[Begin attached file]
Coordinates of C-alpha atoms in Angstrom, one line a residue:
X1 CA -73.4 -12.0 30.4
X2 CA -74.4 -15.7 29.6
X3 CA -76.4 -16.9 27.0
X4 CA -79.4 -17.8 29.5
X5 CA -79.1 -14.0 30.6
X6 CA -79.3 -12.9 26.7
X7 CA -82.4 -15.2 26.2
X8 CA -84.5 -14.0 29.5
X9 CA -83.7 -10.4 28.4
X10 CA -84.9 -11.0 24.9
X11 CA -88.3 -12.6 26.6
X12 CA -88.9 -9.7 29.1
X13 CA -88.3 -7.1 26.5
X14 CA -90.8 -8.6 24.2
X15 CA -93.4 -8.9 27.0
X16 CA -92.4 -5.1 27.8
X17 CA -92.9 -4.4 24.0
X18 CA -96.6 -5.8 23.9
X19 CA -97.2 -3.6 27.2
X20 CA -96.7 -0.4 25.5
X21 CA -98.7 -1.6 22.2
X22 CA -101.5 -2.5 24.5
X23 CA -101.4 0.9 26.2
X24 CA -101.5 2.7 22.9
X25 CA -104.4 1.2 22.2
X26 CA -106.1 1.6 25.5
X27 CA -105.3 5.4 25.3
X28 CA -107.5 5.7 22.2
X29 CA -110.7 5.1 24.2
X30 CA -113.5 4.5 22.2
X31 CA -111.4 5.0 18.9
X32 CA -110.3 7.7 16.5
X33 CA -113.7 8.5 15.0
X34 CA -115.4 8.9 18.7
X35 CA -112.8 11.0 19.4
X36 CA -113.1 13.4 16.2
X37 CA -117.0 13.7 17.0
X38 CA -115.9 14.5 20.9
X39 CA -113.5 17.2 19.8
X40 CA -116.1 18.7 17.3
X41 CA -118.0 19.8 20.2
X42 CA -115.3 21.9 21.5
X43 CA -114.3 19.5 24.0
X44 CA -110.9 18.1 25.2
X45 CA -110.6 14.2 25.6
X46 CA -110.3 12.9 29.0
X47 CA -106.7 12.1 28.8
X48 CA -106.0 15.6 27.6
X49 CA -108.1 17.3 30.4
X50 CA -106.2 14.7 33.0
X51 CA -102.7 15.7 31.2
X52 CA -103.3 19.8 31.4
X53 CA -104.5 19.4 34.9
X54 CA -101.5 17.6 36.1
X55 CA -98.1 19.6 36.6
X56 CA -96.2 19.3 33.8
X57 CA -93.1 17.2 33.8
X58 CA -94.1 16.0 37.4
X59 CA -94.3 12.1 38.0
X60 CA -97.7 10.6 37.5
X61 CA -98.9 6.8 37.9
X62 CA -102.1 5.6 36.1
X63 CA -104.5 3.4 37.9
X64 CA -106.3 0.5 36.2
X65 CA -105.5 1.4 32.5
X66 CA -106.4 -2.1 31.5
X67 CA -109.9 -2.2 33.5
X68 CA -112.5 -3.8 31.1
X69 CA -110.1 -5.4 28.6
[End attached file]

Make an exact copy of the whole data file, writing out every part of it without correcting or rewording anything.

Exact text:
Coordinates of C-alpha atoms in Angstrom, one line a residue:
X1 CA -73.4 -12.0 30.4
X2 CA -74.4 -15.7 29.6
X3 CA -76.4 -16.9 27.0
X4 CA -79.4 -17.8 29.5
X5 CA -79.1 -14.0 30.6
X6 CA -79.3 -12.9 26.7
X7 CA -82.4 -15.2 26.2
X8 CA -84.5 -14.0 29.5
X9 CA -83.7 -10.4 28.4
X10 CA -84.9 -11.0 24.9
X11 CA -88.3 -12.6 26.6
X12 CA -88.9 -9.7 29.1
X13 CA -88.3 -7.1 26.5
X14 CA -90.8 -8.6 24.2
X15 CA -93.4 -8.9 27.0
X16 CA -92.4 -5.1 27.8
X17 CA -92.9 -4.4 24.0
X18 CA -96.6 -5.8 23.9
X19 CA -97.2 -3.6 27.2
X20 CA -96.7 -0.4 25.5
X21 CA -98.7 -1.6 22.2
X22 CA -101.5 -2.5 24.5
X23 CA -101.4 0.9 26.2
X24 CA -101.5 2.7 22.9
X25 CA -104.4 1.2 22.2
X26 CA -106.1 1.6 25.5
X27 CA -105.3 5.4 25.3
X28 CA -107.5 5.7 22.2
X29 CA -110.7 5.1 24.2
X30 CA -113.5 4.5 22.2
X31 CA -111.4 5.0 18.9
X32 CA -110.3 7.7 16.5
X33 CA -113.7 8.5 15.0
X34 CA -115.4 8.9 18.7
X35 CA -112.8 11.0 19.4
X36 CA -113.1 13.4 16.2
X37 CA -117.0 13.7 17.0
X38 CA -115.9 14.5 20.9
X39 CA -113.5 17.2 19.8
X40 CA -116.1 18.7 17.3
X41 CA -118.0 19.8 20.2
X42 CA -115.3 21.9 21.5
X43 CA -114.3 19.5 24.0
X44 CA -110.9 18.1 25.2
X45 CA -110.6 14.2 25.6
X46 CA -110.3 12.9 29.0
X47 CA -106.7 12.1 28.8
X48 CA -106.0 15.6 27.6
X49 CA -108.1 17.3 30.4
X50 CA -106.2 14.7 33.0
X51 CA -102.7 15.7 31.2
X52 CA -103.3 19.8 31.4
X53 CA -104.5 19.4 34.9
X54 CA -101.5 17.6 36.1
X55 CA -98.1 19.6 36.6
X56 CA -96.2 19.3 33.8
X57 CA -93.1 17.2 33.8
X58 CA -94.1 16.0 37.4
X59 CA -94.3 12.1 38.0
X60 CA -97.7 10.6 37.5
X61 CA -98.9 6.8 37.9
X62 CA -102.1 5.6 36.1
X63 CA -104.5 3.4 37.9
X64 CA -106.3 0.5 36.2
X65 CA -105.5 1.4 32.5
X66 CA -106.4 -2.1 31.5
X67 CA -109.9 -2.2 33.5
X68 CA -112.5 -3.8 31.1
X69 CA -110.1 -5.4 28.6